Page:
School district's budget still impaired but better than it might have been

By Corey Pride / Cpride@losbanosenterprise.comDecember 27, 2012 

The Los Banos Unified School District knew in February that the state deficit was going to result in financial troubles for education.

"The challenge right now is the landscape in front of us is foggy," Superintendent Steve Tietjen said at a Feb. 17 meeting. "We've had 39 percent of our money deferred every year, (now) only 20 percent will be deferred. That's good news."

The bad news was that Gov. Jerry Brown was planning to take away $370 in average daily attendance. The proposed number grew to $451 in ADA as the year went on.

During much of 2012 the outlook was not good for the district.

The Los Banos Unified School District's $4.5 million monthly payroll led to taking out numerous loans as 2012 approached because the state repeatedly deferred funding. Another hit, according to Tietjen, would have eventually led to layoffs and program cuts.

During the spring the teachers' and classified unions agreed to five furlough days to combat the issue. The furlough days would increase to 10 if at least one of the education-related propositions planned for the November ballot did not pass.

"It's a great help to the district. I'm grateful that we have such willingness on the part of our bargaining units," Tietjen said after the deal was struck. "To put it in dollars, we're anticipating a $3.5 million cut, this saves the district $2.4 million."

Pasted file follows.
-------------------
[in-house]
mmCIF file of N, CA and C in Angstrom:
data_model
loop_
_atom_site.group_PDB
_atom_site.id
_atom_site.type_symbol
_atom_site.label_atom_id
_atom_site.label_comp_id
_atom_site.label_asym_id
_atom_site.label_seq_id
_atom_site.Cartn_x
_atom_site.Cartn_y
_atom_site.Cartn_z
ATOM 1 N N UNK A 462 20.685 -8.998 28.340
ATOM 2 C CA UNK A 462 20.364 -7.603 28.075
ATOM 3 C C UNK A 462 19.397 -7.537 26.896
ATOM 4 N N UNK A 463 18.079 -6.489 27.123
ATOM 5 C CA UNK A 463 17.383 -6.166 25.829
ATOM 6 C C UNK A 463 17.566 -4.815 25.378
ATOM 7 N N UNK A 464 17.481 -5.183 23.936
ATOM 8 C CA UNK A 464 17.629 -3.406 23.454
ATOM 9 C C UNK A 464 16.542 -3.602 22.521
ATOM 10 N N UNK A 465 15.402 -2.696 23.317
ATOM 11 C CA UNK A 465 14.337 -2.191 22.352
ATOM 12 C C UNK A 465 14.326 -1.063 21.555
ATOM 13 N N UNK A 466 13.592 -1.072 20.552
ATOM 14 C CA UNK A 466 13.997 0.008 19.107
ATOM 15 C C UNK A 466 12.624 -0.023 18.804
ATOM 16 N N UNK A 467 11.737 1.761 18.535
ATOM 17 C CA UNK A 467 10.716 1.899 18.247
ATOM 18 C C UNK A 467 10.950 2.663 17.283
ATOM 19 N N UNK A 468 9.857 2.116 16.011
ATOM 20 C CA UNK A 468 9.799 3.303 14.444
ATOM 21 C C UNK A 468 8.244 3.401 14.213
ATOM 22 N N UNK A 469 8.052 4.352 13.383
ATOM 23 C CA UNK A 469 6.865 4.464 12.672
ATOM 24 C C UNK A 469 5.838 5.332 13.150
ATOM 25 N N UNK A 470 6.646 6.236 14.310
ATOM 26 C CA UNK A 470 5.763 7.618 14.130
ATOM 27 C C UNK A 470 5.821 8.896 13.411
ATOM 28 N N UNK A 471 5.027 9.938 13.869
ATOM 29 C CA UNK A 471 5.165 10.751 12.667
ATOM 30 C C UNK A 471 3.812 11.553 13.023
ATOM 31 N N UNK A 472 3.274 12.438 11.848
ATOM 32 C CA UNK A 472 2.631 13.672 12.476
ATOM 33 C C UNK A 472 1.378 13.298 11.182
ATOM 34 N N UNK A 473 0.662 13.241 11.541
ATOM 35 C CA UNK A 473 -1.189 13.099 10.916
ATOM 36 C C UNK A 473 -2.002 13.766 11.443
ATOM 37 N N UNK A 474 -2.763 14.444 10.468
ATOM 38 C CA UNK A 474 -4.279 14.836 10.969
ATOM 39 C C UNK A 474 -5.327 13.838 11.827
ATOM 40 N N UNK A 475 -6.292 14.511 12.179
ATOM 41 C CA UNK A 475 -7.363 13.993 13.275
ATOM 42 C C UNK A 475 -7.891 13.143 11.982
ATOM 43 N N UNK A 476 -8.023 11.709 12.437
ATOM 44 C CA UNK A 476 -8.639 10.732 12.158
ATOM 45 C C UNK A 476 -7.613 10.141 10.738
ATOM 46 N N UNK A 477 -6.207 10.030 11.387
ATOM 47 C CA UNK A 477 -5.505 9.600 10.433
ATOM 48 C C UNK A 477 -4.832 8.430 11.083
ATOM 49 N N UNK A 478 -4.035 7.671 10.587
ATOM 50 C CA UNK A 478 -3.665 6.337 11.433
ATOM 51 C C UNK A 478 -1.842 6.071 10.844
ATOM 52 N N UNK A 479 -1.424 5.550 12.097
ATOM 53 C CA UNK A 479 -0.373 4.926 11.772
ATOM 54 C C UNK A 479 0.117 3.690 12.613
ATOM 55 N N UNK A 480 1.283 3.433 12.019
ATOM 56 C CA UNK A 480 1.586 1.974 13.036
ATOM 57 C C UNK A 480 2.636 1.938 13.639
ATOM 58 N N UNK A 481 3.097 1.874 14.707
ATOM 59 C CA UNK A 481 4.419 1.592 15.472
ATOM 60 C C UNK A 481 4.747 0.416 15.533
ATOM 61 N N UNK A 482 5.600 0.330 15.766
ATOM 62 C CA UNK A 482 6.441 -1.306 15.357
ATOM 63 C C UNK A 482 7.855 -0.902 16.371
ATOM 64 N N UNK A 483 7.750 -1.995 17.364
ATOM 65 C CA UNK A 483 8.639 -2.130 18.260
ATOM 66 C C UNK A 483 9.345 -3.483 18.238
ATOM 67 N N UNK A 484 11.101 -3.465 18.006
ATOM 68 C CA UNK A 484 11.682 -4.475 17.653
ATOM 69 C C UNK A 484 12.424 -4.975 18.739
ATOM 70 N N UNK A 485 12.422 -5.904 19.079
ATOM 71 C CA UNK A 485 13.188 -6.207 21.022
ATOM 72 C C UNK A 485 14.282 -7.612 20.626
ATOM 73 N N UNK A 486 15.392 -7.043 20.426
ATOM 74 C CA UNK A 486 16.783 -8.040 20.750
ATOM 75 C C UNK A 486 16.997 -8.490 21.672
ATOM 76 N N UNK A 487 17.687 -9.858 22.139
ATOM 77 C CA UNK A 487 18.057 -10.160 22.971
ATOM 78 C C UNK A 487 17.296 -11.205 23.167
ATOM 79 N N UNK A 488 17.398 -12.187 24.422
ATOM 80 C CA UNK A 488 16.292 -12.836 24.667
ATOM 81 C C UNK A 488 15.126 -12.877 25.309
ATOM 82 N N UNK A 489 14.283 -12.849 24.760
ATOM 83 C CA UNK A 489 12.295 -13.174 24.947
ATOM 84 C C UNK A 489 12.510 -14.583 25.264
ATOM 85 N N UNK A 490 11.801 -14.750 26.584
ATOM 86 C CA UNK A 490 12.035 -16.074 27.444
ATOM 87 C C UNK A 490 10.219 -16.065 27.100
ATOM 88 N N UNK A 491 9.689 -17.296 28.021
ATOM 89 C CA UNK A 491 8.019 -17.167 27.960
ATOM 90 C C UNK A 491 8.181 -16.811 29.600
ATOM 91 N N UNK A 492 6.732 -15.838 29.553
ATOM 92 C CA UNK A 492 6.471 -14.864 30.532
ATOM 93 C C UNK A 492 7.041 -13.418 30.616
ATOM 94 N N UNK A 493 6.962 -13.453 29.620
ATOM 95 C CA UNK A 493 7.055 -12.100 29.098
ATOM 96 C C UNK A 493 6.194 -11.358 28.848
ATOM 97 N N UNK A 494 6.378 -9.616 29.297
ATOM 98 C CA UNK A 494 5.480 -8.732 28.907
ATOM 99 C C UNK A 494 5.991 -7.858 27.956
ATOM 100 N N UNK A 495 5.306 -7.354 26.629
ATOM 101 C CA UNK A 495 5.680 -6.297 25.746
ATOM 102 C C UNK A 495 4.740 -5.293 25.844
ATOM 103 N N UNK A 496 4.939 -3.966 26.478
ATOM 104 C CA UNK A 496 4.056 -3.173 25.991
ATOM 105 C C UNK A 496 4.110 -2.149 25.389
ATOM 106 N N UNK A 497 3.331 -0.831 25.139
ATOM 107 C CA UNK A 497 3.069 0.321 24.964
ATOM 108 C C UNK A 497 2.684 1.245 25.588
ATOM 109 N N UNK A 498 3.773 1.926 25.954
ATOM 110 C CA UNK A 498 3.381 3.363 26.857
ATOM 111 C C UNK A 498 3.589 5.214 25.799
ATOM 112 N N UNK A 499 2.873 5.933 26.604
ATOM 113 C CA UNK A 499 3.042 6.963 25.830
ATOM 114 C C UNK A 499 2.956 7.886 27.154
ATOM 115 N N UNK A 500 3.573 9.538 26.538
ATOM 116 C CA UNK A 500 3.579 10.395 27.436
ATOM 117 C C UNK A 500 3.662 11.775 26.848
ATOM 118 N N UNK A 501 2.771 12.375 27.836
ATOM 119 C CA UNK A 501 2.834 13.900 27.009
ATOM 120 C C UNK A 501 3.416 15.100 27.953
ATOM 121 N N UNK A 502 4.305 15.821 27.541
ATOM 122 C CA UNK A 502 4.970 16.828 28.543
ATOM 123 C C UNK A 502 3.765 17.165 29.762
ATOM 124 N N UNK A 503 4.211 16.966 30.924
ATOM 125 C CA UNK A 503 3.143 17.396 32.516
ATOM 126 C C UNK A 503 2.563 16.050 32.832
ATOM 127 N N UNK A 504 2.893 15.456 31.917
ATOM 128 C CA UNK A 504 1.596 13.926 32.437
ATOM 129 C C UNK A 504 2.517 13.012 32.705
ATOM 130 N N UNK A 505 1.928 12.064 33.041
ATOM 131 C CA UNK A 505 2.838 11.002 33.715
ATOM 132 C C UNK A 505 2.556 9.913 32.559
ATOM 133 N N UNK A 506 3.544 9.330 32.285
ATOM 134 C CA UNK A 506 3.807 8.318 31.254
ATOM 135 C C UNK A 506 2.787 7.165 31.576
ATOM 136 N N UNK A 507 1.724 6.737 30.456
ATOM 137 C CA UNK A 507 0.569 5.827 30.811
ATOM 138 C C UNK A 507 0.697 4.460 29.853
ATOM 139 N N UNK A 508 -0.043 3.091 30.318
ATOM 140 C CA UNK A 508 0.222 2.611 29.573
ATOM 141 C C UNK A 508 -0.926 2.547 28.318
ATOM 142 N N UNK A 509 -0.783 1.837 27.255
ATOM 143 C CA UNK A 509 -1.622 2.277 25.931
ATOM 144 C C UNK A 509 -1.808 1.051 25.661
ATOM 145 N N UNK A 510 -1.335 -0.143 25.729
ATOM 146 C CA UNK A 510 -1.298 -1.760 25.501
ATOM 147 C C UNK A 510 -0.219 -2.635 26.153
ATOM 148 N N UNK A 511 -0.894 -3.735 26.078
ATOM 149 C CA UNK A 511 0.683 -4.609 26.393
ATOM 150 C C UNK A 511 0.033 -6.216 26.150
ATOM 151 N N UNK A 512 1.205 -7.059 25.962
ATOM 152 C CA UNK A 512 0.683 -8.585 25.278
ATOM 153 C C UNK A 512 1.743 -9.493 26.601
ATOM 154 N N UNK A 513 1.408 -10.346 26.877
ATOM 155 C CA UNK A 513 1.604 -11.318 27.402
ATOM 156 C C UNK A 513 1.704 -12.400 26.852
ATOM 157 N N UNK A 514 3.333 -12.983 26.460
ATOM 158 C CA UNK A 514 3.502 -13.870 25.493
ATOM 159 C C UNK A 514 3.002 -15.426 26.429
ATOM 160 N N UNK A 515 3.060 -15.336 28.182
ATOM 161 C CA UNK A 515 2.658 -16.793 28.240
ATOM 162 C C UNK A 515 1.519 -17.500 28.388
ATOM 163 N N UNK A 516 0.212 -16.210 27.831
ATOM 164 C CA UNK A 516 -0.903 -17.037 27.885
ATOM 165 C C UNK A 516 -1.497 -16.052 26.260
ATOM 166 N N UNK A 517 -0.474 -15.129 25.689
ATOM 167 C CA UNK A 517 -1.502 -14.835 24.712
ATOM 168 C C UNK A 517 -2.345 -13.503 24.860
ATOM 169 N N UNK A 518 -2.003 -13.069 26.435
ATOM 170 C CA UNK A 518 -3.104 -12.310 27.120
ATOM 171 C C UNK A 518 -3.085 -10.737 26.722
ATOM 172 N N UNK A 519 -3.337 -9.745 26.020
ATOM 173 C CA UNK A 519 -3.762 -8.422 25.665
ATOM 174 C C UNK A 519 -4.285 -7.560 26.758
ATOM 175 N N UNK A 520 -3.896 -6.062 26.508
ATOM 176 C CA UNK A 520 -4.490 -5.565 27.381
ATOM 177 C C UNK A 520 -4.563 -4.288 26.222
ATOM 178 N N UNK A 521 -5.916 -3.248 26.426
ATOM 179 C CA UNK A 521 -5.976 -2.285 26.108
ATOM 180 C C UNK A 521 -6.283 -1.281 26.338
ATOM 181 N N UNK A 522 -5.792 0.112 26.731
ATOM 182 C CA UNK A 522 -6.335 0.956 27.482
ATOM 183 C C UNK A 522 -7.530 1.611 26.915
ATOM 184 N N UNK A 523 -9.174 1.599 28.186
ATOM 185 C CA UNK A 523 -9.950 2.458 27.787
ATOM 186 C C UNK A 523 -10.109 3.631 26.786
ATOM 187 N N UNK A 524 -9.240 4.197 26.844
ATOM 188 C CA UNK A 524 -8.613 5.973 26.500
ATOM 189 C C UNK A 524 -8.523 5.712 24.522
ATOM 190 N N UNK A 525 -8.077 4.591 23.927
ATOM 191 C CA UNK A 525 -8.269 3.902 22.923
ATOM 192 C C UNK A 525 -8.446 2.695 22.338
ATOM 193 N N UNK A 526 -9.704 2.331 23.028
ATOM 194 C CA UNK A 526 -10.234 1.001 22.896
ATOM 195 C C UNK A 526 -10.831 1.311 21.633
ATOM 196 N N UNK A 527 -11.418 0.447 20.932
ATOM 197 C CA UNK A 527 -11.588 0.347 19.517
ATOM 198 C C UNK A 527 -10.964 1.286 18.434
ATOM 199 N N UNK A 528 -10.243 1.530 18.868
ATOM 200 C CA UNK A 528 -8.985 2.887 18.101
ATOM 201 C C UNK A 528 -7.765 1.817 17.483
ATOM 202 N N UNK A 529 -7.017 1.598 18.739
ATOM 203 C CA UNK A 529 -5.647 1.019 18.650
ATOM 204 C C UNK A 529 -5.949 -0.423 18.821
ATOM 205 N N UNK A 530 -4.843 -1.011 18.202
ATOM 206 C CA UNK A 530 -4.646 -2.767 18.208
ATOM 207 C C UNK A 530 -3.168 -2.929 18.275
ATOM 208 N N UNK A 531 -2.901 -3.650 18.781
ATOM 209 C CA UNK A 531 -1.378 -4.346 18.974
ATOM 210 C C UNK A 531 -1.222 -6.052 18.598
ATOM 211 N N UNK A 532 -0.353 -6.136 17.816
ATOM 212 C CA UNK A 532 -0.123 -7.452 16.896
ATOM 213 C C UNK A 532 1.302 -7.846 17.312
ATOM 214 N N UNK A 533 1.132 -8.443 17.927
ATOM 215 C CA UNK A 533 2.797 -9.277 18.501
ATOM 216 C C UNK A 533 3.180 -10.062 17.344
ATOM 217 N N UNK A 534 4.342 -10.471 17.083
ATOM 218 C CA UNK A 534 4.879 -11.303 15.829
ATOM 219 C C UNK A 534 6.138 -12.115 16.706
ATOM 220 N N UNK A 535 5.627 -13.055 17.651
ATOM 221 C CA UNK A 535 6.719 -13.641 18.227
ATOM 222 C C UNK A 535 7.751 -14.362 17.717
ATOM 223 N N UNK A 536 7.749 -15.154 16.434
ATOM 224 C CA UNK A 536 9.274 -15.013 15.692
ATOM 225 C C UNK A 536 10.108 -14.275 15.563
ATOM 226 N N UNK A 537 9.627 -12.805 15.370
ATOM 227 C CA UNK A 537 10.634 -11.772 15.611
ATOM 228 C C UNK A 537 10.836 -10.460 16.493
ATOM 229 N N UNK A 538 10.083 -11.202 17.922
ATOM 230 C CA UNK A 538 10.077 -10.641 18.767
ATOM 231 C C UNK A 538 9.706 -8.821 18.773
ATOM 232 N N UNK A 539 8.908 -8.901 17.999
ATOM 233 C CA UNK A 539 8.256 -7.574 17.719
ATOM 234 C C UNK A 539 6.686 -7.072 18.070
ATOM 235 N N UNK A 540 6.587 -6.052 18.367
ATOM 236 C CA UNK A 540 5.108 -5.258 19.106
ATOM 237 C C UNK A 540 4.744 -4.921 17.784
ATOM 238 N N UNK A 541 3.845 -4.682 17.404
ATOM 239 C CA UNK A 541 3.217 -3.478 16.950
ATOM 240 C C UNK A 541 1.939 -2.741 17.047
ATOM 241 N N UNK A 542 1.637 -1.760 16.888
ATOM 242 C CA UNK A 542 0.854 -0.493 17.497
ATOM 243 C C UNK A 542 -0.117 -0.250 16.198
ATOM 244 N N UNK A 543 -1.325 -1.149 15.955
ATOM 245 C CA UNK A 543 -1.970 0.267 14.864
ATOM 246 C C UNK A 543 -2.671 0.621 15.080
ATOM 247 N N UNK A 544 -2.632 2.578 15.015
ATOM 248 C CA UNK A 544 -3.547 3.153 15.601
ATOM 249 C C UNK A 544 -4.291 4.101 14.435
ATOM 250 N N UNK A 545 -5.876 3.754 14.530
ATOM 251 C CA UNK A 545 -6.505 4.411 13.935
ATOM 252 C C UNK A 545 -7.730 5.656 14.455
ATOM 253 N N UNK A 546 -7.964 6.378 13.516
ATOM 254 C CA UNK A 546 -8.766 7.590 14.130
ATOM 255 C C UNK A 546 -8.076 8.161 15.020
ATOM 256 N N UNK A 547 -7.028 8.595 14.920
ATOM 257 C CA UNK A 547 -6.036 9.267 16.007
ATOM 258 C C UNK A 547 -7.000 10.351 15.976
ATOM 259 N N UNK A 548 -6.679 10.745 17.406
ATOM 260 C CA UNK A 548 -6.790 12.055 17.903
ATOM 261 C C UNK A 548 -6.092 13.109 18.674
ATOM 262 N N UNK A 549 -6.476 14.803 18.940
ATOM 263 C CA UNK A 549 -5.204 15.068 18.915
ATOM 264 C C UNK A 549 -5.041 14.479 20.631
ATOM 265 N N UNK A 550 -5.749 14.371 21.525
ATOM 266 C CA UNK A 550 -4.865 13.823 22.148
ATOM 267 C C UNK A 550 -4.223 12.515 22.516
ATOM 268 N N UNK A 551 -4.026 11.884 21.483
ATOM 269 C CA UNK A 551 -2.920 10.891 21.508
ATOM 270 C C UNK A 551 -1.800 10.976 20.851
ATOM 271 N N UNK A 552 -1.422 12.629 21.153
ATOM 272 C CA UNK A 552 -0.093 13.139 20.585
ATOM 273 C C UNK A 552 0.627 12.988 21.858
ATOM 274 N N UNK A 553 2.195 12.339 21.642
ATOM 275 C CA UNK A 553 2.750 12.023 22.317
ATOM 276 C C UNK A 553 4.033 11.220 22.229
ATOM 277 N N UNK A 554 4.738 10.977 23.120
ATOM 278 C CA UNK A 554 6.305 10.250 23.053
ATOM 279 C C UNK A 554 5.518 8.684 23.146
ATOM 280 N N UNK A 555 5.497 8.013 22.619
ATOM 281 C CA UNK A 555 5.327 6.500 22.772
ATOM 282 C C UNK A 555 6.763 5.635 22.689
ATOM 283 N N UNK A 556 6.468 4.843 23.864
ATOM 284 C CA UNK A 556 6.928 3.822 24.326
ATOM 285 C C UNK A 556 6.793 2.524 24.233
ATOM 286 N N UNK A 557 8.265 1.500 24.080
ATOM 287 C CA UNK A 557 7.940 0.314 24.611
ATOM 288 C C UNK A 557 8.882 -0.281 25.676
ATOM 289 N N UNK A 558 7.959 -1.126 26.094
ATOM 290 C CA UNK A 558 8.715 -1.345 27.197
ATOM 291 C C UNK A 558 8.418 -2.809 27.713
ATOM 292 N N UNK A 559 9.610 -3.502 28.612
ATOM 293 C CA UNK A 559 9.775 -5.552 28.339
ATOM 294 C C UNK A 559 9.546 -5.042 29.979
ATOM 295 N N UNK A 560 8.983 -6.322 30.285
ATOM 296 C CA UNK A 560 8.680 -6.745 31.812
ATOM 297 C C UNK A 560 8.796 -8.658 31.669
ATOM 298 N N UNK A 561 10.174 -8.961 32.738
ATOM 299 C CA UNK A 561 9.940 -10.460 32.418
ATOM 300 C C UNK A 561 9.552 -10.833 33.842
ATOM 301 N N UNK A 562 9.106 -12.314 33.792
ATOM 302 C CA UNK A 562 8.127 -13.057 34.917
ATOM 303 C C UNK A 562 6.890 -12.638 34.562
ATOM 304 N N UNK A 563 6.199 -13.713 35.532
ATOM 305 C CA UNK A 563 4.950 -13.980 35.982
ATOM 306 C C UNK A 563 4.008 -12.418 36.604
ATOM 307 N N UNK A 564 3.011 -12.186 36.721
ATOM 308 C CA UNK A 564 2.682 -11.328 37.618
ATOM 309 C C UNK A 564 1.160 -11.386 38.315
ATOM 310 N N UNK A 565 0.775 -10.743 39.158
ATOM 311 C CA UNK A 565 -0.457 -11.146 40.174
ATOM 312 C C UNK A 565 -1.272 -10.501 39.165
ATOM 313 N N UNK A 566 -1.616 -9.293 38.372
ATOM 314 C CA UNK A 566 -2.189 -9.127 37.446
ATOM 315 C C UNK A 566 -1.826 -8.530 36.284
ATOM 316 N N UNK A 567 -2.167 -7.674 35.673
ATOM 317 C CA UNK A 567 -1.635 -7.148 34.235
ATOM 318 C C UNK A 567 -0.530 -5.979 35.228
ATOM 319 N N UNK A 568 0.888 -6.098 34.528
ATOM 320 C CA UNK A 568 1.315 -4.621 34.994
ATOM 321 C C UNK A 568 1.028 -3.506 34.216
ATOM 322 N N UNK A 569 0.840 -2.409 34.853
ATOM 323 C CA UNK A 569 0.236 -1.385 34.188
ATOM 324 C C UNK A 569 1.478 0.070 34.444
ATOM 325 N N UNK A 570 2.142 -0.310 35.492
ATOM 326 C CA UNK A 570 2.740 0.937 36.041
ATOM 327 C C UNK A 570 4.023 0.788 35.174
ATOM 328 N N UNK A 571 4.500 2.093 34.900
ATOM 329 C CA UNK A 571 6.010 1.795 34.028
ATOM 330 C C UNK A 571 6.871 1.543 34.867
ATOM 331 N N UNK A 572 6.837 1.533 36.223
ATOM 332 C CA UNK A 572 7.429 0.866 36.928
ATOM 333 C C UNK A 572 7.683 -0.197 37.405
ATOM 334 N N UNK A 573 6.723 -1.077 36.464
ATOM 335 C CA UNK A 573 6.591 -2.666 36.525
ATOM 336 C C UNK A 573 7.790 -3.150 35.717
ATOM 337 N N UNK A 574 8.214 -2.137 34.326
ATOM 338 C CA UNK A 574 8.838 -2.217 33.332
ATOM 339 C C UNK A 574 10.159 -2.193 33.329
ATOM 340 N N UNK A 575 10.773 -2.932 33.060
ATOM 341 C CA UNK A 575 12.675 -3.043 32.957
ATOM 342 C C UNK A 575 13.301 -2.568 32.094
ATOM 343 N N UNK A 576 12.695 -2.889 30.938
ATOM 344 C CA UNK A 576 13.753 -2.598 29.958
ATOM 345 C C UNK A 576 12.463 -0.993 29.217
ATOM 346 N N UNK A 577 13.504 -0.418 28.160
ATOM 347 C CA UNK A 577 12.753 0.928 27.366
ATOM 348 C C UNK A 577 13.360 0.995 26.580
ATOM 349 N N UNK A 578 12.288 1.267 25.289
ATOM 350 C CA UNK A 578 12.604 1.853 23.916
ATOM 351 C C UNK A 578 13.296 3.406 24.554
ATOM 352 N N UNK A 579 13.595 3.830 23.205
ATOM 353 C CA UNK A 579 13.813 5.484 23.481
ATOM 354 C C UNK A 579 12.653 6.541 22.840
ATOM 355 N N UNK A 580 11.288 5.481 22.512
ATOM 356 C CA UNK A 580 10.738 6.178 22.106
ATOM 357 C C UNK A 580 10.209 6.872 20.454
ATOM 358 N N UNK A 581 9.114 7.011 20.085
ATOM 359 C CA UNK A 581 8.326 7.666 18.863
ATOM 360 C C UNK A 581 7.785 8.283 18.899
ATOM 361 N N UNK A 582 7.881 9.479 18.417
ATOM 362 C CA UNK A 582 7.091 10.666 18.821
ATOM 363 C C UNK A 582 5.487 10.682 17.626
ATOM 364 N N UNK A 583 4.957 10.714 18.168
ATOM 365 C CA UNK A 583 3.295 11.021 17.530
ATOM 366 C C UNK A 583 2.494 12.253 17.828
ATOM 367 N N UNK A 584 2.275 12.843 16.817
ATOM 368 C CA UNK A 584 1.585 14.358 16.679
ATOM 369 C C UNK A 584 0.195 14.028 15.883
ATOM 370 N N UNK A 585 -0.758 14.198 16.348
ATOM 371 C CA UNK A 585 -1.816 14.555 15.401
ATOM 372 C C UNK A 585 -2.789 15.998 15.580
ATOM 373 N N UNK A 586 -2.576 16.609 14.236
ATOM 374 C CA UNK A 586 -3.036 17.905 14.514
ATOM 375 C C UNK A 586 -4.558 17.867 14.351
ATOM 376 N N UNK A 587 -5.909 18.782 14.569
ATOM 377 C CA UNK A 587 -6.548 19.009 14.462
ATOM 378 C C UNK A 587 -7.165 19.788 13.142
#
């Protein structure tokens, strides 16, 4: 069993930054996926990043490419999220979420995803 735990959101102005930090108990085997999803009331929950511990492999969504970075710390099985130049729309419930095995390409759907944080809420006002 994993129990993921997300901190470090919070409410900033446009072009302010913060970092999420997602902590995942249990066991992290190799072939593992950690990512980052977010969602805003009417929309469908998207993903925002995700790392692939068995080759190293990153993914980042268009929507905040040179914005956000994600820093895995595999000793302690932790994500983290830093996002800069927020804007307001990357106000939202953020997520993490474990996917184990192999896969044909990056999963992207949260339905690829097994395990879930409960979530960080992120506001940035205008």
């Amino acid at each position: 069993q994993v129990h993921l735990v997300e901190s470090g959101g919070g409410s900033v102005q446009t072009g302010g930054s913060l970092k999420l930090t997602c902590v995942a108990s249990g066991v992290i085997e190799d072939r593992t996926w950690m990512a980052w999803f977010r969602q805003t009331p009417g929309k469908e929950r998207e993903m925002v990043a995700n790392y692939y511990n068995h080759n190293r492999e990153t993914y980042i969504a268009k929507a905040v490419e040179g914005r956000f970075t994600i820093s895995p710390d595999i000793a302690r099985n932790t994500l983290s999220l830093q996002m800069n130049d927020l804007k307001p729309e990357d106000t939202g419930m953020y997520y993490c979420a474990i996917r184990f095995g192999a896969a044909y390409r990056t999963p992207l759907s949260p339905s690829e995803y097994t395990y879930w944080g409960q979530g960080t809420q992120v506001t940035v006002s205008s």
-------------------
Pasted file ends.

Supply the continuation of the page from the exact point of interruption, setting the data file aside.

By the fall two education-related propositions had made the ballot. Proposition 30, backed by Gov. Jerry Brown, would increase sales tax by a penny for every $4 spent for the next four years and increase income tax on Californians making more than $250,000 for seven years.

Proposition 38, backed by civil rights attorney Molly Munger, would increase the personal income tax on nearly all Californians for 12 years.

Tietjen favored Proposition 30 because it eliminated the $451 ADA reduction, which translates to $4.2 million for the Los Banos school district. It also decreased deferrals to the district from 40 percent to 20 percent.

Tietjen said Proposition 38 keeps the ADA reduction in place and allow the governor to withhold funding to solve budget issues.

Although Proposition 38 failed on Election Day, Proposition 30 passed by a 53.9 percent to 46.1 percent margin.

The district still faces steep financial challenges heading into 2013, but Tietjen and his staff are grateful that things are not worse.

"We are excited to see the response of the citizens of California and, within that, Merced County. This is a great sign that citizens recognize the importance of supporting education," Tietjen said.

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